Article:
The development of metabolic approaches towards understanding the origins of life, which have focused mainly on the citric acid (TCA) cycle, have languished-primarily due to a lack of experimentally demonstrable and sustainable cycle(s) of reactions. We show here the existence of a protometabolic analog of the TCA involving two linked cycles, which convert glyoxylate into CO2 and produce aspartic acid in the presence of ammonia. The reactions proceed from either pyruvate, oxaloacetate or malonate in the presence of glyoxylate as the carbon source and hydrogen peroxide as the oxidant under neutral aqueous conditions and at mild temperatures. The reaction pathway demonstrates turnover under controlled conditions. These results indicate that simpler versions of metabolic cycles could have emerged under potential prebiotic conditions, laying the foundation for the appearance of more sophisticated metabolic pathways once control by (polymeric) catalysts became available.
Here, we developed a new synthetic lethal strategy for further optimizing the eradication of cancer stem cells (CSCs). Briefly, we show that chronic treatment with the FDA-approved antibiotic Doxycycline effectively reduces cellular respiration, by targeting mitochondrial protein translation. The expression of four mitochondrial DNA encoded proteins (MT-ND3, MT-CO2, MT-ATP6 and MT-ATP8) is suppressed, by up to 35-fold. This high selection pressure metabolically synchronizes the surviving cancer cell sub-population towards a predominantly glycolytic phenotype, resulting in metabolic inflexibility. We directly validated this Doxycycline-induced glycolytic phenotype, by using metabolic flux analysis and label-free unbiased proteomics.Next, we identified two natural products (Vitamin C and Berberine) and six clinically-approved drugs, for metabolically targeting the Doxycycline-resistant CSC population (Atovaquone, Irinotecan, Sorafenib, Niclosamide, Chloroquine, and Stiripentol). This new combination strategy allows for the more efficacious eradication of CSCs with Doxycycline, and provides a simple pragmatic solution to the possible development of Doxycycline-resistance in cancer cells. In summary, we propose the combined use of i) Doxycycline (Hit-1: targeting mitochondria) and ii) Vitamin C (Hit-2: targeting glycolysis), which represents a new synthetic-lethal metabolic strategy for eradicating CSCs.This type of metabolic Achilles' heel will allow us and others to more effectively “starve” the CSC population.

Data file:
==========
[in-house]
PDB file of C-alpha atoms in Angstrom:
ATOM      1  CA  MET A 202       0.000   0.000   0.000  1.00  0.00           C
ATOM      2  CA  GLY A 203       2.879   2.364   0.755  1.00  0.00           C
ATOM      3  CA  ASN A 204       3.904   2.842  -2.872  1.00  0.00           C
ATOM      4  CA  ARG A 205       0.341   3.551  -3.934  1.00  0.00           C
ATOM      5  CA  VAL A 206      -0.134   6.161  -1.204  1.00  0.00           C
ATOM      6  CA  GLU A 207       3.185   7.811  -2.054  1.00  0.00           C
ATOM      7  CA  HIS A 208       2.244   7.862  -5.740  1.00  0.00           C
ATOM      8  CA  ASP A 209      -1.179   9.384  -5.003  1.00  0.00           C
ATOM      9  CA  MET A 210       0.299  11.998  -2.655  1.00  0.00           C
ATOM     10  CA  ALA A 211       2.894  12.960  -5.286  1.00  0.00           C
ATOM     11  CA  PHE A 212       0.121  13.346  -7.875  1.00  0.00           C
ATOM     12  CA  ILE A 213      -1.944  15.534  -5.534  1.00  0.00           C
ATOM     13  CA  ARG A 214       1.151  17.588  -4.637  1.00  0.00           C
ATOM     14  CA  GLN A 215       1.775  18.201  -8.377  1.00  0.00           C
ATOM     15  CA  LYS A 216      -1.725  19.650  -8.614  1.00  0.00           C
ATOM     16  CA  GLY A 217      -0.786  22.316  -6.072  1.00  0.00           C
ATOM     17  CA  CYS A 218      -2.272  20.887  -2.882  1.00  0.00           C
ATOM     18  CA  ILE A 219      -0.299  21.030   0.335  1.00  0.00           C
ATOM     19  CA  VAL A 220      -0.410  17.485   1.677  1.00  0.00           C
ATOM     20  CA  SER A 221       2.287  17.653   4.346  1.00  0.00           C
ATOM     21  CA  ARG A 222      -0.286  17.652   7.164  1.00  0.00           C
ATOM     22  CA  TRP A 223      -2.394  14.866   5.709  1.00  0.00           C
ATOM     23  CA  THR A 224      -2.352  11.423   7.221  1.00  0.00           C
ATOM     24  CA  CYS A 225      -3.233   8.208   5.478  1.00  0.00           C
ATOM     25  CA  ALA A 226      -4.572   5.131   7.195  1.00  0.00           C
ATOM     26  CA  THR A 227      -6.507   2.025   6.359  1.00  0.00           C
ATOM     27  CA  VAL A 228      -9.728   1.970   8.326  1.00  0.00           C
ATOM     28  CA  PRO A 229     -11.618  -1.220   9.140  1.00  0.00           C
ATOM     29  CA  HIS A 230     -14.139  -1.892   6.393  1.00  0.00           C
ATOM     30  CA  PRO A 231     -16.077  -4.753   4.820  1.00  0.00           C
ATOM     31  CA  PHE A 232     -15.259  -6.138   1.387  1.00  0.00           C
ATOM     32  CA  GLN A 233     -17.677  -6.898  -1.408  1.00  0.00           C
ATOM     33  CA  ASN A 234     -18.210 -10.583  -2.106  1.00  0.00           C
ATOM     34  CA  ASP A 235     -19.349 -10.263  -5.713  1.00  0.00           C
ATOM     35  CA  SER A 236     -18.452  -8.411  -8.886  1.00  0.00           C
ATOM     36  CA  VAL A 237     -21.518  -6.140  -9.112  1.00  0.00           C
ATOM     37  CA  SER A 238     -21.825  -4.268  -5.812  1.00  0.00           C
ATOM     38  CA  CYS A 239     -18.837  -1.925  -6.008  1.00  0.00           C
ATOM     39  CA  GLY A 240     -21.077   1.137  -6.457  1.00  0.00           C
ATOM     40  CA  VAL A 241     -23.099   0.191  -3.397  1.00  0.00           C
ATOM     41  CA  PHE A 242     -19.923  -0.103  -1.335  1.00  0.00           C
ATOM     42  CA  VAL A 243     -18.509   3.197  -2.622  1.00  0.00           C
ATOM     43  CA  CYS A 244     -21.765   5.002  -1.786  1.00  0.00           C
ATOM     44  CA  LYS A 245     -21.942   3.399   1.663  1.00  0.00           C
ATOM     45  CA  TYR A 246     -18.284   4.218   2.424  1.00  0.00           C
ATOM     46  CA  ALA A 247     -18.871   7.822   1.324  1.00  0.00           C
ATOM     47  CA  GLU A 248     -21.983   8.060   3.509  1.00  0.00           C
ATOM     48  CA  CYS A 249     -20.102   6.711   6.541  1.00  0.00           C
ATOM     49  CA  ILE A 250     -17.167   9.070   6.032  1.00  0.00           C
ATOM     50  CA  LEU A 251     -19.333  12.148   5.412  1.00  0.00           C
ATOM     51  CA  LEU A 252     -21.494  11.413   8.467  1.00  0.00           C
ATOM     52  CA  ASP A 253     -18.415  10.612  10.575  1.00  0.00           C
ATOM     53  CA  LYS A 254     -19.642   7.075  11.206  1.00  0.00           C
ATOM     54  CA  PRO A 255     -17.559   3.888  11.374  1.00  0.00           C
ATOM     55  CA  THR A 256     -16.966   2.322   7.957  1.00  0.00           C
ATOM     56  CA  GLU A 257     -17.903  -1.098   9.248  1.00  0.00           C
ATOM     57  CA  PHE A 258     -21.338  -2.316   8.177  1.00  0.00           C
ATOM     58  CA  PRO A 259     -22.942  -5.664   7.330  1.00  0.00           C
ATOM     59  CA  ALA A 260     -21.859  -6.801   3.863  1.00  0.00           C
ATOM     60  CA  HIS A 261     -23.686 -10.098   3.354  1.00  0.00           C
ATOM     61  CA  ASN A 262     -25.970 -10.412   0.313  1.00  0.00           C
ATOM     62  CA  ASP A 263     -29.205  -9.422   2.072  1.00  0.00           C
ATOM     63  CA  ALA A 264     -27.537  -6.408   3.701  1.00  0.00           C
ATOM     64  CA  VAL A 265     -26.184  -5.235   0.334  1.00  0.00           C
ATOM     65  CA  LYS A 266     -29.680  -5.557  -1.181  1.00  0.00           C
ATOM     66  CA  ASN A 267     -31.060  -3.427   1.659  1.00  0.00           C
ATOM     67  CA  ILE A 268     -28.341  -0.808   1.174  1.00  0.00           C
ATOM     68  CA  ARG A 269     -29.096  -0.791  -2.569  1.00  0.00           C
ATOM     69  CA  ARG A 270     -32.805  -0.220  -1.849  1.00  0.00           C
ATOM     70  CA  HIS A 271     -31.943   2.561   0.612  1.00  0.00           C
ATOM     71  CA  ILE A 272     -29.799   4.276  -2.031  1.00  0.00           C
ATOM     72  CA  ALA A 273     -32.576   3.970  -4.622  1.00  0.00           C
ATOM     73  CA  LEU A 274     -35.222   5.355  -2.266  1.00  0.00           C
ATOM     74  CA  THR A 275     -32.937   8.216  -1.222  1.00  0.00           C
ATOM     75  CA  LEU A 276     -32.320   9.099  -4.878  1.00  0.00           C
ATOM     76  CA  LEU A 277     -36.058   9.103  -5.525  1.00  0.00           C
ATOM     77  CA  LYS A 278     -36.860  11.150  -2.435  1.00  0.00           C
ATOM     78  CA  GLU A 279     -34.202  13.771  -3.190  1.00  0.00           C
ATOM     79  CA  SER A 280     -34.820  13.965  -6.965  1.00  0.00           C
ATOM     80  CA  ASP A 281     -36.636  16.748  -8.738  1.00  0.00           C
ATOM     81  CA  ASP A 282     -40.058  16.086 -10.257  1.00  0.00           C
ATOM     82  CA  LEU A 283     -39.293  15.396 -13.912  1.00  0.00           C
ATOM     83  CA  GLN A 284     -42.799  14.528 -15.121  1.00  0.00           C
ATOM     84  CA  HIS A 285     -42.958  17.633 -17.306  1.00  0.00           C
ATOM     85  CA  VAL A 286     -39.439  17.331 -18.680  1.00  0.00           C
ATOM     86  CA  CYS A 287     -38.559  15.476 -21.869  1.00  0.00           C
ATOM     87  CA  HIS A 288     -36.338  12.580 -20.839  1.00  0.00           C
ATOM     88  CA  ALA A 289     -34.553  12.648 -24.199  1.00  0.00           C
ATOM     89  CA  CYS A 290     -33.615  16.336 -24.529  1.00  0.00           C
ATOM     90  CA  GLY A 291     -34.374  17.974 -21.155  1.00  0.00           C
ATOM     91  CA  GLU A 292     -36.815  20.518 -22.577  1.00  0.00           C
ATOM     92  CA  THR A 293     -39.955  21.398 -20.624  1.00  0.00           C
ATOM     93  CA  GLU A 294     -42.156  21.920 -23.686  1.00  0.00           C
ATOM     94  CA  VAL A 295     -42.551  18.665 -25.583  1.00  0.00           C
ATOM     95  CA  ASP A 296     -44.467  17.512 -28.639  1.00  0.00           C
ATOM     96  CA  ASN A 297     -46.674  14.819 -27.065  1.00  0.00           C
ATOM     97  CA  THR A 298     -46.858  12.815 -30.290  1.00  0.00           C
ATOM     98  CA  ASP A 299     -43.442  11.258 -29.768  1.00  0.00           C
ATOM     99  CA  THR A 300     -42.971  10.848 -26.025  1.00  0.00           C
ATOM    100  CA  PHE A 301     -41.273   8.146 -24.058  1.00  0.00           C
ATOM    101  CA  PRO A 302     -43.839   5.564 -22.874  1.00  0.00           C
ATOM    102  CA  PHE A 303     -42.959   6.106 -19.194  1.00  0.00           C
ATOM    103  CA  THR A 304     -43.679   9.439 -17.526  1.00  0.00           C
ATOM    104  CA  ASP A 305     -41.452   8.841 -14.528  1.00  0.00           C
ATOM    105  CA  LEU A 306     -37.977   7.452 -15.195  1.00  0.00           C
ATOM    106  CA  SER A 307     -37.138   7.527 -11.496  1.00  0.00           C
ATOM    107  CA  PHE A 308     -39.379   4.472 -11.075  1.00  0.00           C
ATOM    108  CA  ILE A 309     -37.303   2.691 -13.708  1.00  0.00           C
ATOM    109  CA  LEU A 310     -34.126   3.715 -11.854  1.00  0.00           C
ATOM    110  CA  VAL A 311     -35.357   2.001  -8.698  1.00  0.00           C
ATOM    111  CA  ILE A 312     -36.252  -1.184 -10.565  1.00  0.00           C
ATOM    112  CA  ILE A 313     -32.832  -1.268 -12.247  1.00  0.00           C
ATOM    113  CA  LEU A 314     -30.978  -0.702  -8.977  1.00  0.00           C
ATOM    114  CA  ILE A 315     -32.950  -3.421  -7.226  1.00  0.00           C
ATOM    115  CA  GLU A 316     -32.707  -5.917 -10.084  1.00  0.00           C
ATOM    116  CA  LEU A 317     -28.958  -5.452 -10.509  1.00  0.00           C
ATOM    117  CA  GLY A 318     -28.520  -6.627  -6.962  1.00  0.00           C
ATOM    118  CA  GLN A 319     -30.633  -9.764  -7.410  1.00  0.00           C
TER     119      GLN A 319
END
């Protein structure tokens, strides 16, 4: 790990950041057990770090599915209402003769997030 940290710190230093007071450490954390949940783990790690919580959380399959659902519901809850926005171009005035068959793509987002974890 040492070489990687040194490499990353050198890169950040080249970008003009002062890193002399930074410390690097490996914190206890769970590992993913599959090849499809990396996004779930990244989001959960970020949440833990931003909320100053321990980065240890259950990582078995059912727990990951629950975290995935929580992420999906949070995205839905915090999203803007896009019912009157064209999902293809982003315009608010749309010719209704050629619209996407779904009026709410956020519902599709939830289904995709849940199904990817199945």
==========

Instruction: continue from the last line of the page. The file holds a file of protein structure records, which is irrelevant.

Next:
Chronic fatigue syndrome (CFS) is a highly debilitating disease of unknown aetiology. Abnormalities in bioenergetic function have been cited as one possible cause for CFS. Preliminary studies were performed to investigate cellular bioenergetic abnormalities in CFS patients. A series of assays were conducted using peripheral blood mononuclear cells (PBMCs) from CFS patients and healthy controls. These experiments investigated cellular patterns in oxidative phosphorylation (OXPHOS) and glycolysis. Results showed consistently lower measures of OXPHOS parameters in PBMCs taken from CFS patients compared with healthy controls. Seven key parameters of OXPHOS were calculated: basal respiration, ATP production, proton leak, maximal respiration, reserve capacity, non-mitochondrial respiration, and coupling efficiency. While many of the parameters differed between the CFS and control cohorts, maximal respiration was determined to be the key parameter in mitochondrial function to differ between CFS and control PBMCs due to the consistency of its impairment in CFS patients found throughout the study (p≤0.003). The lower maximal respiration in CFS PBMCs suggests that when the cells experience physiological stress they are less able to elevate their respiration rate to compensate for the increase in stress and are unable to fulfil cellular energy demands. The metabolic differences discovered highlight the inability of CFS patient PBMCs to fulfil cellular energetic demands both under basal conditions and when mitochondria are stressed during periods of high metabolic demand.